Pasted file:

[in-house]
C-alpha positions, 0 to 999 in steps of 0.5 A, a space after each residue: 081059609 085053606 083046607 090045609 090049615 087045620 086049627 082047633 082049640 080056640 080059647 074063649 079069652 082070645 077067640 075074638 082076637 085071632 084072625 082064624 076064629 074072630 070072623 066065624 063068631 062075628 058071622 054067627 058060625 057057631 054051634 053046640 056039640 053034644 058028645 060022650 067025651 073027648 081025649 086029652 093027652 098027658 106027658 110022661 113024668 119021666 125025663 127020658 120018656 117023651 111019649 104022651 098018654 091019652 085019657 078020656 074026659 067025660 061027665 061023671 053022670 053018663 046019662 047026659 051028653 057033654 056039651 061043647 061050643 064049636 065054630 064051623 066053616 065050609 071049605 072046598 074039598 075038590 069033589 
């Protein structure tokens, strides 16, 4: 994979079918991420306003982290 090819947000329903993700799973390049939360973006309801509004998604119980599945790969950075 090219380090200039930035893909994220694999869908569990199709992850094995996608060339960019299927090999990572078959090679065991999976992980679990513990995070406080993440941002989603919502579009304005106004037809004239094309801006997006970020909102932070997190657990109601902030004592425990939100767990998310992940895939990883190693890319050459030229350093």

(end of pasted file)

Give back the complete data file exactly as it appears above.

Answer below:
[in-house]
C-alpha positions, 0 to 999 in steps of 0.5 A, a space after each residue: 081059609 085053606 083046607 090045609 090049615 087045620 086049627 082047633 082049640 080056640 080059647 074063649 079069652 082070645 077067640 075074638 082076637 085071632 084072625 082064624 076064629 074072630 070072623 066065624 063068631 062075628 058071622 054067627 058060625 057057631 054051634 053046640 056039640 053034644 058028645 060022650 067025651 073027648 081025649 086029652 093027652 098027658 106027658 110022661 113024668 119021666 125025663 127020658 120018656 117023651 111019649 104022651 098018654 091019652 085019657 078020656 074026659 067025660 061027665 061023671 053022670 053018663 046019662 047026659 051028653 057033654 056039651 061043647 061050643 064049636 065054630 064051623 066053616 065050609 071049605 072046598 074039598 075038590 069033589 
């Protein structure tokens, strides 16, 4: 994979079918991420306003982290 090819947000329903993700799973390049939360973006309801509004998604119980599945790969950075 090219380090200039930035893909994220694999869908569990199709992850094995996608060339960019299927090999990572078959090679065991999976992980679990513990995070406080993440941002989603919502579009304005106004037809004239094309801006997006970020909102932070997190657990109601902030004592425990939100767990998310992940895939990883190693890319050459030229350093």